Make marathon donations tax-efficient
The Virgin London Marathon on Sunday will see thousands of runners pound the pavements of London for 26.2 miles with many of them raising money for a good cause.
According to Virgin, runners in last year’s race raised a massive £47.2 million for charitable causes, confirming the London Marathon as the largest annual one-day fundraising event in the world. With a similar total expected from this year’s 36,000 runners, the total raised over 30 years since the first race in 1981 will reach more than £500 million.
If you are running in the marathon or are sponsoring someone who is, it’s worth making sure donations are tax-efficient and have Gift Aid added. Gift Aid means that the HM Revenue & Customs will give an extra 28p to the charity for every £1 donated – as long as the Gift Aid box is ticked on the sponsor form and the sponsor is a UK taxpayer. If you're a higher-rate taxpayer you can also claim the difference between the basic and higher-rates of tax on your donation.
However, the Charities Aid Foundation (CAF) estimates that around £750 million of Gift Aid goes unclaimed each year. If you are raising money online at a website such as JustGiving.com or Virginmoneygiving.com sponsors are automatically prompted to Gift Aid their donations.
Other ways to donate to charity
There are plenty of other ways you can make tax-efficient gifts to charity .
Give As You Earn is a tax-efficient way to make donations direct from your salary. Donations are taken from your pre-tax pay, and benefit from the full income tax-relief. This means that a £10 donation will only cost you £8. If you're a higher-rate tax-payer it will only cost you £6. In addition to this many companies offer to match donations made, meaning your £8 could result in up to £20 going to charity.
You can also give unwanted shares to charity and minimise your tax bill at the same time. If gifted, it is possible to claim full personal tax relief on listed shares, unit trusts, open-ended investment companies, and also relief on capital gains tax. So if you donate £1,000 it could reduce your tax bill by £220, or £500 if you're a higher rate tax payer.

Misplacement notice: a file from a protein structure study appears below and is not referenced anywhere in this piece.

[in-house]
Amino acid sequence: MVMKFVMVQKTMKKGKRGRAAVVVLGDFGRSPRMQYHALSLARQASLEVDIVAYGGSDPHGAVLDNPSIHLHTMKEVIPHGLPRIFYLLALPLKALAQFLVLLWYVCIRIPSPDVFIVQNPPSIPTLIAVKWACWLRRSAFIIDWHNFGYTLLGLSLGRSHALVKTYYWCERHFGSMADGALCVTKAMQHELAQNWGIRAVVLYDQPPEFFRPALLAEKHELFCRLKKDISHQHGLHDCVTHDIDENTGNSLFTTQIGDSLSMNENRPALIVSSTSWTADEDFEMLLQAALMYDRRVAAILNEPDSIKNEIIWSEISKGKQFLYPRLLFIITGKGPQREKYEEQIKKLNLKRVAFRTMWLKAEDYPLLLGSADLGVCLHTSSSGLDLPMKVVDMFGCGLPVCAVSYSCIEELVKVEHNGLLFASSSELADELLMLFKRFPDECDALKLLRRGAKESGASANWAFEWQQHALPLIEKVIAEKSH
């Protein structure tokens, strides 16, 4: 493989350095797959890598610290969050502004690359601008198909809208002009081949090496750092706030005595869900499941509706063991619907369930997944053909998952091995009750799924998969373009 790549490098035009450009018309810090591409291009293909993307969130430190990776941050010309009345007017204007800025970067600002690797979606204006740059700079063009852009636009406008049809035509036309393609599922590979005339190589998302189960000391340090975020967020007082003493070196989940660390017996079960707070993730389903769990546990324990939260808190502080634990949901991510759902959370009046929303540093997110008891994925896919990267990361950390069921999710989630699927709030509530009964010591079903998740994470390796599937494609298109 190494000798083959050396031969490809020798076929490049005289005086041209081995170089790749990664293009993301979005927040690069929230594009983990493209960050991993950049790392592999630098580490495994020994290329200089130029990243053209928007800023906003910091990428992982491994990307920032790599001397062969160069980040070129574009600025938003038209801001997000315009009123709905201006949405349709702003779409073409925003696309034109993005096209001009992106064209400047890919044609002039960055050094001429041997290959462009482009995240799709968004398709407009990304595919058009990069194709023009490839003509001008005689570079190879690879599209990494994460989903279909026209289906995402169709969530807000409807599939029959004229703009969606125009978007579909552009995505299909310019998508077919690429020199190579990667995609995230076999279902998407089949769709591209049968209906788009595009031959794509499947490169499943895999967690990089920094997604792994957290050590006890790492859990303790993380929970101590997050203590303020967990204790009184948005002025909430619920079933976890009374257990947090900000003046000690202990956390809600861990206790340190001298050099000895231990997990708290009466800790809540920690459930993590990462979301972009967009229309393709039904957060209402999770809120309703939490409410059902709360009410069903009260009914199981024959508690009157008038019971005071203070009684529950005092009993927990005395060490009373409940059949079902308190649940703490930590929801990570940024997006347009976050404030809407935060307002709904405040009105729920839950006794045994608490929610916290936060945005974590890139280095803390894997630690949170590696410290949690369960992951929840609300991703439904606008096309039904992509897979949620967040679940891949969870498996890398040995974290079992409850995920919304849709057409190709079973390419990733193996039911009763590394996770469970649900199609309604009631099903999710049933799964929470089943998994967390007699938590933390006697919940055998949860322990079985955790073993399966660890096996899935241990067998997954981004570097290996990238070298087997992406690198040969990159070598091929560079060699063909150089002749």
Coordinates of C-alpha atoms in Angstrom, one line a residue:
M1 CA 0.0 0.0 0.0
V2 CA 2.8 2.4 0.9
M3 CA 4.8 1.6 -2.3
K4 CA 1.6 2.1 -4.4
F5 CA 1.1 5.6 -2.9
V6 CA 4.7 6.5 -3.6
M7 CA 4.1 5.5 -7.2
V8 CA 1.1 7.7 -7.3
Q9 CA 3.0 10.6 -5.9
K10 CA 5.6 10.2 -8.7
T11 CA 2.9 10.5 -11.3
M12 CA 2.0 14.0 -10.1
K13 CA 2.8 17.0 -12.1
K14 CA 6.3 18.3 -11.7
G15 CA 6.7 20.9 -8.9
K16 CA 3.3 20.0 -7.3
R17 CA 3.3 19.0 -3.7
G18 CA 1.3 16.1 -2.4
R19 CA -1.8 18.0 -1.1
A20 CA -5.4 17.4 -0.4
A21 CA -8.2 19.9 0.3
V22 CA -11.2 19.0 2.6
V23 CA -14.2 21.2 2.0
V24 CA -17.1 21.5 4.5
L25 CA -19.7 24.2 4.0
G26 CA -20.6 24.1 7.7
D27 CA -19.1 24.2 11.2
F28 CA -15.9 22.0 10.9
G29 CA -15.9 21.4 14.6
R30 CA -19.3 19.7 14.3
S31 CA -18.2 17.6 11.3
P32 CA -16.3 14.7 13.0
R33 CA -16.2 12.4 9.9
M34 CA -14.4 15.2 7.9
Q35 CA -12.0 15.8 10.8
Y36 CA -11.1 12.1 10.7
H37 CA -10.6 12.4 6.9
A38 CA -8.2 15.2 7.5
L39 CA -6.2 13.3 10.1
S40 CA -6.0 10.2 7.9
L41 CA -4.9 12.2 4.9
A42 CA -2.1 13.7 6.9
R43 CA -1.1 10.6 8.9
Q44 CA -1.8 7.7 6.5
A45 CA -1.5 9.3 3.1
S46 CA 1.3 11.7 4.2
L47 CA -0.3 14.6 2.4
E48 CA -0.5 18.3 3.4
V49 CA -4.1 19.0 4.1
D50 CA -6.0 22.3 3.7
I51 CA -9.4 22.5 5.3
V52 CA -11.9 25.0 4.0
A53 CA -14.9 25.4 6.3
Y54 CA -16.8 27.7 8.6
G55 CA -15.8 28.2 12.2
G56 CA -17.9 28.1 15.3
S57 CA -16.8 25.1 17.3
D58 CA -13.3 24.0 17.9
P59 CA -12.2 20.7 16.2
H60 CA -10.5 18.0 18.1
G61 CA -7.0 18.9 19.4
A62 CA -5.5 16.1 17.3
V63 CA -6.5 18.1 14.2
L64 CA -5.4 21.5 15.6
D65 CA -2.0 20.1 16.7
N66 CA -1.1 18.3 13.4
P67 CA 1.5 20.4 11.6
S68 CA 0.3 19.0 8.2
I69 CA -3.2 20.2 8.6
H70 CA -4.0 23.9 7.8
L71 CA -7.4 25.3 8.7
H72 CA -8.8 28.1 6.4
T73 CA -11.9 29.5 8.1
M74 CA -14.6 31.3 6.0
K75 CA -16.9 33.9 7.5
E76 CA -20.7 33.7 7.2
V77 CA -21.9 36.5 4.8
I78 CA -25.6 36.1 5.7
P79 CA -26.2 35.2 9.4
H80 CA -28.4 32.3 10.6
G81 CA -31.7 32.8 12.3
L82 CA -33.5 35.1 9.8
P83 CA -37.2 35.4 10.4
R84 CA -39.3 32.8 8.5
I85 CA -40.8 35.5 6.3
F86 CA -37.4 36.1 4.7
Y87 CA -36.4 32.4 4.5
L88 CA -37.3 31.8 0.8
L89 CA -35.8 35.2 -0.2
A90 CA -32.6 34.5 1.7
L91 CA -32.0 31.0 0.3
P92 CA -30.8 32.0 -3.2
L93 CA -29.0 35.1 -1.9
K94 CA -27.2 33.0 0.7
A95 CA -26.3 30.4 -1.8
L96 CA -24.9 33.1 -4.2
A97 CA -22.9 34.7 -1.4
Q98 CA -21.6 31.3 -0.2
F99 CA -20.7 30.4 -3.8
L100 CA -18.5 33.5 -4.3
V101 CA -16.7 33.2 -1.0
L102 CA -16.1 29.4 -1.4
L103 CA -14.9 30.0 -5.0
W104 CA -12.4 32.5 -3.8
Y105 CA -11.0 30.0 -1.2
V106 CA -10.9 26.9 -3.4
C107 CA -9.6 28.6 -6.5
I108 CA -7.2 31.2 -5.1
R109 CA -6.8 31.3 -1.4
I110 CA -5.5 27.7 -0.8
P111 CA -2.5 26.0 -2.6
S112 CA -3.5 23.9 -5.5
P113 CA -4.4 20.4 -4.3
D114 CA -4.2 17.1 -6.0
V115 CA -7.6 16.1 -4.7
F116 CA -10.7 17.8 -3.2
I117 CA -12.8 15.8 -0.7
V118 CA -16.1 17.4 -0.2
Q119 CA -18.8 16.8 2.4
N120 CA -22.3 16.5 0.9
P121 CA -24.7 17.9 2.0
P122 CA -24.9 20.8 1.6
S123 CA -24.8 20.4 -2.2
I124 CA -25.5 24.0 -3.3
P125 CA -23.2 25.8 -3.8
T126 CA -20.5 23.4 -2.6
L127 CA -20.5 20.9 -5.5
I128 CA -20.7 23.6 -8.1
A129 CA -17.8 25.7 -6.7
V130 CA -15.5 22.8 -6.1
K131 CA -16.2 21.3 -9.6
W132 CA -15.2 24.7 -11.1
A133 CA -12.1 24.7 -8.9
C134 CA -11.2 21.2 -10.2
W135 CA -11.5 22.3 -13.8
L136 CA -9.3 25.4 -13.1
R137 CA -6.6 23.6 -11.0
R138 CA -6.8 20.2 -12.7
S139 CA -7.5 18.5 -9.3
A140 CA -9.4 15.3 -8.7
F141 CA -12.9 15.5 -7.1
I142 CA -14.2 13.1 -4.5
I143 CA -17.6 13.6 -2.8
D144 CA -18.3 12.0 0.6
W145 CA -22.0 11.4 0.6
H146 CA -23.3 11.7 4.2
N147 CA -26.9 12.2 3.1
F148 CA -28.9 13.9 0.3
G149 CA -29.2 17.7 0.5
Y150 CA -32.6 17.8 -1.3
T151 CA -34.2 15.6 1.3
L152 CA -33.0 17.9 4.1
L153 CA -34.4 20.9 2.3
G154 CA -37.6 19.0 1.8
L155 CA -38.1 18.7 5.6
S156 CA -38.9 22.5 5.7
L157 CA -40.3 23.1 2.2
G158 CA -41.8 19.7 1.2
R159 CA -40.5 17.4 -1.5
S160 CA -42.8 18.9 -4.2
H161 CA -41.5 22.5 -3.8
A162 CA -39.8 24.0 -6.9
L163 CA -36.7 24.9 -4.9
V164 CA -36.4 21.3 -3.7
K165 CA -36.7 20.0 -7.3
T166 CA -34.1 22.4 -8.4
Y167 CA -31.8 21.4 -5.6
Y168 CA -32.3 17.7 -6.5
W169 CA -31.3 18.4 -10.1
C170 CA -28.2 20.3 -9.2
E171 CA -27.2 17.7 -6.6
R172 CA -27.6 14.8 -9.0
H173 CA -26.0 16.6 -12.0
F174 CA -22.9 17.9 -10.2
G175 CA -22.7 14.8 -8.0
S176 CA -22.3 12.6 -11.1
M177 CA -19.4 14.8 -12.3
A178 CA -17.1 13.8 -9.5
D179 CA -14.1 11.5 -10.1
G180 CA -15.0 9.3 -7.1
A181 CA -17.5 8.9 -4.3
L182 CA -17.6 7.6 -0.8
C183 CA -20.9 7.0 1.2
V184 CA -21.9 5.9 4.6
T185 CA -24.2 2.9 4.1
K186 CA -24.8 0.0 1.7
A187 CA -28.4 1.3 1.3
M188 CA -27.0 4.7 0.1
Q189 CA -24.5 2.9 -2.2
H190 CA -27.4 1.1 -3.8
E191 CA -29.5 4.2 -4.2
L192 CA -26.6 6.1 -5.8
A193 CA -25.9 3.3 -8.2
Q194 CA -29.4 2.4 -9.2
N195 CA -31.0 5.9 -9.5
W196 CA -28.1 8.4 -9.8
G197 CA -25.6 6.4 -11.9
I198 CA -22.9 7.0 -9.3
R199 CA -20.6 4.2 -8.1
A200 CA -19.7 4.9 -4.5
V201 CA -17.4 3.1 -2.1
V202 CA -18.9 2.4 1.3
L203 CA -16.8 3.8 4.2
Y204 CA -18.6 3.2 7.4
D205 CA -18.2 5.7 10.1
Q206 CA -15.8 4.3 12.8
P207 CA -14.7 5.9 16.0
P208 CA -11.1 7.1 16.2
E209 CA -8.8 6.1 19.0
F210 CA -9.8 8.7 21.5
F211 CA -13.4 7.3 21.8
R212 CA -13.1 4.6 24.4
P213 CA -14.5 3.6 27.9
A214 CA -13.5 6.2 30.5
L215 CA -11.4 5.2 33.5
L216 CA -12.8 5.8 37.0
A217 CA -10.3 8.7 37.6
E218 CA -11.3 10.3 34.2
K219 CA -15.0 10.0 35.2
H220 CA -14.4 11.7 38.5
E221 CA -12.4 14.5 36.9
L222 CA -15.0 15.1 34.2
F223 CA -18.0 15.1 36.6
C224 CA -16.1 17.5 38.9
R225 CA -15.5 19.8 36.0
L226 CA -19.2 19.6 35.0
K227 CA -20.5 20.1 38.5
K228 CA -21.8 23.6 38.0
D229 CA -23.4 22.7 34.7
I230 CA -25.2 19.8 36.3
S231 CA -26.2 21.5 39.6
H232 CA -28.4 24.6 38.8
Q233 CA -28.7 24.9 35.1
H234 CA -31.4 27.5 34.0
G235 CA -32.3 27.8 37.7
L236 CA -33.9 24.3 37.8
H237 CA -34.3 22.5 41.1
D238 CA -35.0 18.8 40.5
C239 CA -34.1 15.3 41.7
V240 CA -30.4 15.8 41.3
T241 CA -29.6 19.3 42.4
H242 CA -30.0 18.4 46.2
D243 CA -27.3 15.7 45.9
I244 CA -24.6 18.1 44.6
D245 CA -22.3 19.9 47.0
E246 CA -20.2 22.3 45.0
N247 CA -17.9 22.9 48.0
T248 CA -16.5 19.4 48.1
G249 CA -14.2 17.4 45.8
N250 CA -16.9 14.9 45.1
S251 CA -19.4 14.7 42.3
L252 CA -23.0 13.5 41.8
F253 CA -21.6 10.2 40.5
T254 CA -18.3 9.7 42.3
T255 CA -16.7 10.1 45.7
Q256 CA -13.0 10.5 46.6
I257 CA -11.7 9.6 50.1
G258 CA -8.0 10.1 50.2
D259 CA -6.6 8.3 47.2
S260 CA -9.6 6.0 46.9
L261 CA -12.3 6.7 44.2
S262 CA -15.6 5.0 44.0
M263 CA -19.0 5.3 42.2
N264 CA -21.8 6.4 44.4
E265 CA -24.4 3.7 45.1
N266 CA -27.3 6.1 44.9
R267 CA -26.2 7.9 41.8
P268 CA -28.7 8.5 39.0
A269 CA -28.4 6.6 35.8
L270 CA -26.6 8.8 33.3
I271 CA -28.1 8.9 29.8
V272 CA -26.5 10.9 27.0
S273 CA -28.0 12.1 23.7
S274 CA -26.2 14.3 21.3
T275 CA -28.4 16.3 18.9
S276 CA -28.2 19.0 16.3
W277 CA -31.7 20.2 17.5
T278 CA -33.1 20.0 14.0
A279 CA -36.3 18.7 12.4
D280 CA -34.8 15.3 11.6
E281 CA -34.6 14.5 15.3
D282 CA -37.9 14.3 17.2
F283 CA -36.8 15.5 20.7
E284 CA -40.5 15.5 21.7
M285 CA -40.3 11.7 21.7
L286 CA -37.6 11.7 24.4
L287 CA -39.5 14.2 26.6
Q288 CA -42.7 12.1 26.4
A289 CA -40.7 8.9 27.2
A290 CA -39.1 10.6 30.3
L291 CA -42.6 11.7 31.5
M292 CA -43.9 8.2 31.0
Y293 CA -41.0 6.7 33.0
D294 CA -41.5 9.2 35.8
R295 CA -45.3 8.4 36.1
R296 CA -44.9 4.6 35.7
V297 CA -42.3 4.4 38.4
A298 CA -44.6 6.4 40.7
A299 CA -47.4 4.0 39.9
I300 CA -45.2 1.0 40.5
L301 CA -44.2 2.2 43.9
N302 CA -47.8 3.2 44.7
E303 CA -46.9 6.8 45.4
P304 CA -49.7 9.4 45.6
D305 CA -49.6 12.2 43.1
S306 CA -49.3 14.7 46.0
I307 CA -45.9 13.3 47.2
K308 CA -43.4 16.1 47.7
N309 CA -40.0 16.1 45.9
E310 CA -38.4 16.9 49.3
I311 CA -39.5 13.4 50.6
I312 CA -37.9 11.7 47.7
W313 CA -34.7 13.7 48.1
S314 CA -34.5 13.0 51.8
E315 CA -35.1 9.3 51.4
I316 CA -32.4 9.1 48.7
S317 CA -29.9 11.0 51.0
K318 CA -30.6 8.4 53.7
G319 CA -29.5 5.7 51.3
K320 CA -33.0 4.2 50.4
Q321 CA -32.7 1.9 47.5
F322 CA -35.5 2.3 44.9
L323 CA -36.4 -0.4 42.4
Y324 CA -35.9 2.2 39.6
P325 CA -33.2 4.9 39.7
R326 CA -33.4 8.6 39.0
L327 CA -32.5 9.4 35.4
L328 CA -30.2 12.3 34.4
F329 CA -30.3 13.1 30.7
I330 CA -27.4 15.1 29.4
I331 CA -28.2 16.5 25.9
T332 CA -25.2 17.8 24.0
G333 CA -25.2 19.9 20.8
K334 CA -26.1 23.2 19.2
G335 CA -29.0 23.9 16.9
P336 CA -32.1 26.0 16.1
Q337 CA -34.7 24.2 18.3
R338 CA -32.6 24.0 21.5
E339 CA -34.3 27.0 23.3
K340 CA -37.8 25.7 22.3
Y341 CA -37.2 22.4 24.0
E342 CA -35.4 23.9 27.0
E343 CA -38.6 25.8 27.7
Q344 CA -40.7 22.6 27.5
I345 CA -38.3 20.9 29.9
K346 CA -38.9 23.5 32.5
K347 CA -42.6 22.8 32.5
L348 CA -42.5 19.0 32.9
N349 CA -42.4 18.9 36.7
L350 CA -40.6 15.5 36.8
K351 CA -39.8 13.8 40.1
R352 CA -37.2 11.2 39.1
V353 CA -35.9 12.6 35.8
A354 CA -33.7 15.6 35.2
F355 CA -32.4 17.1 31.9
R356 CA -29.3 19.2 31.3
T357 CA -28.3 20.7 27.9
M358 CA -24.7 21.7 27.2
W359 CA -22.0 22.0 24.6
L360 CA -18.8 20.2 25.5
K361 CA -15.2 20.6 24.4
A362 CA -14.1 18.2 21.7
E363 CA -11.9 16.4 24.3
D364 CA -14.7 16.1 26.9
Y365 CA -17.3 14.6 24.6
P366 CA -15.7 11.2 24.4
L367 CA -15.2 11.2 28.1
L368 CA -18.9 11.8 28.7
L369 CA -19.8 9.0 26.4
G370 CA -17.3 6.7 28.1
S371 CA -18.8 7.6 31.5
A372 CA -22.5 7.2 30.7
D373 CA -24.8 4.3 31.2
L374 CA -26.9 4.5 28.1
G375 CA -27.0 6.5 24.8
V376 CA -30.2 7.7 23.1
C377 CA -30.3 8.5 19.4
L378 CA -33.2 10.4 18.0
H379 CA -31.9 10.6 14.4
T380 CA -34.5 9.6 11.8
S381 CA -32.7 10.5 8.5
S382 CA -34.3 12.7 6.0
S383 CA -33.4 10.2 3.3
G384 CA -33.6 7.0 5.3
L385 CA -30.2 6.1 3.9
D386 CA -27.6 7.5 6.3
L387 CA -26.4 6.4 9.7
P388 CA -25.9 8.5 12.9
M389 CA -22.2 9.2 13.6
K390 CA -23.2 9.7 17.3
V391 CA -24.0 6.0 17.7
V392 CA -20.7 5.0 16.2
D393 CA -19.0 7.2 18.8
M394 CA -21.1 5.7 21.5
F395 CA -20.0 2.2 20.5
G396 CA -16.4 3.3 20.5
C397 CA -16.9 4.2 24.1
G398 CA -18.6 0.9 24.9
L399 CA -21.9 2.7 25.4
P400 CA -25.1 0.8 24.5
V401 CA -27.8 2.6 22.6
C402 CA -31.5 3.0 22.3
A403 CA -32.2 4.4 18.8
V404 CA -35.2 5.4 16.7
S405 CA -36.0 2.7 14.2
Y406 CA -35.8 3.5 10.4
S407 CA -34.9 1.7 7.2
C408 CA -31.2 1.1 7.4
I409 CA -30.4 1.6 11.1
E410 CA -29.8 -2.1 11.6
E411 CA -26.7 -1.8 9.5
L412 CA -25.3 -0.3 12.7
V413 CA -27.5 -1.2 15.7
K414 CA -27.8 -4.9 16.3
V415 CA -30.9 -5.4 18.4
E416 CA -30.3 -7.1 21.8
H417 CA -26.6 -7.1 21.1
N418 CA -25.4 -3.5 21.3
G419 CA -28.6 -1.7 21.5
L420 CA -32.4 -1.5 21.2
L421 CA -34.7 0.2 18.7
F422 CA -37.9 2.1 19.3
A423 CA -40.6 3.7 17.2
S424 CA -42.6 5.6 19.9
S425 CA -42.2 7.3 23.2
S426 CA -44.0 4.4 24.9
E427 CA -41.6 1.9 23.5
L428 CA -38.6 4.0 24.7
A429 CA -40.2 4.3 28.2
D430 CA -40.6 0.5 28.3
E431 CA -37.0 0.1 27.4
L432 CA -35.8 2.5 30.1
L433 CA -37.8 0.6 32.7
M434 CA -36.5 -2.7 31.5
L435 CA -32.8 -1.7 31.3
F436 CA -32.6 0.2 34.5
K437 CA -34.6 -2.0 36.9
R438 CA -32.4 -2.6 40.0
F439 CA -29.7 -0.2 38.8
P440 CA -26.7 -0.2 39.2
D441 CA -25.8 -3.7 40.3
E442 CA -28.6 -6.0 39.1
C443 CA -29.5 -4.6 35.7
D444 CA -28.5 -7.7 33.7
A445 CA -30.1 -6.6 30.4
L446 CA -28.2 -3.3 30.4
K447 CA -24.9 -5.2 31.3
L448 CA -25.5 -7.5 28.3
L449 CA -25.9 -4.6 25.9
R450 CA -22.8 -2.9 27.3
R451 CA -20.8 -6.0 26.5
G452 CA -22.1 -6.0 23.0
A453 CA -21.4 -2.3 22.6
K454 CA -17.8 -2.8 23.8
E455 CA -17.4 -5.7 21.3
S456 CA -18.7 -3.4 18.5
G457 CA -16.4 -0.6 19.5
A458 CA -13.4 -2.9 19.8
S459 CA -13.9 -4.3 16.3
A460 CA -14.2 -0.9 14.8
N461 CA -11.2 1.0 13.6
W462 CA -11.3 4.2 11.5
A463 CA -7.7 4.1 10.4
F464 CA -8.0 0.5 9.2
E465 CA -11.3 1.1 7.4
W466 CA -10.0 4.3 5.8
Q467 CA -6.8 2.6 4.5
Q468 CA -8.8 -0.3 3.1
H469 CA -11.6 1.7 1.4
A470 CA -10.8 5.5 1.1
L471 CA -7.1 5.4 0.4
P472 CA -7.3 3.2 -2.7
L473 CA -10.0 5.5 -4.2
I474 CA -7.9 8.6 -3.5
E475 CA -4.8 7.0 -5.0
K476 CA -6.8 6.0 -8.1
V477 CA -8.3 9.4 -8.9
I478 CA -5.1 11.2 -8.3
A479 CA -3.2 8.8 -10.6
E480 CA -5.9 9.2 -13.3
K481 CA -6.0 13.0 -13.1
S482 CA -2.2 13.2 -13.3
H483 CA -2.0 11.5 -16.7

If you’re making a will you can leave a charitable legacy. According to the CAF, legacies were worth £1.8bn to charities last year, but only 14% of wills include a charitable legacy. Gifts to legacies can be made for money and items of value, such as jewellery, artwork or a vehicle. All donations made to charity in your will are exempt from inheritance tax.
The tax levied on the total value of your estate after you die. IHT has to be paid by the beneficiaries of your estate before they can receive any of the money from it. The money can’t be taken from the value of the estate _– it has to be paid before any money can be released. There is an IHT threshold – known as the “nil-rate band” – below which no tax is levied (£325,000 in 2011/12). Any amount above the nil-rate band is subject to tax at 40%. If your estate totals £600,000, there is no tax on the first £325,000; however your estate will pay 40% tax on the remaining £275,000, a total of £110,000. Prudent tax planning can reduce your IHT liability, so always consult a specialist solicitor.
Capital gains tax
If you buy an asset – shares, a second home, arts and antiques – and then sell it at a later date and make a profit, that profit could be subject to CGT. You don’t pay CGT on selling your main home (which is why MPs “flipped” theirs so regularly) or any securities sheltered in an ISA. Individuals get an annual CGT allowance (£10,600 in 2010/2011) but if you have substantial assets it’s worth paying an accountant to sort it for you.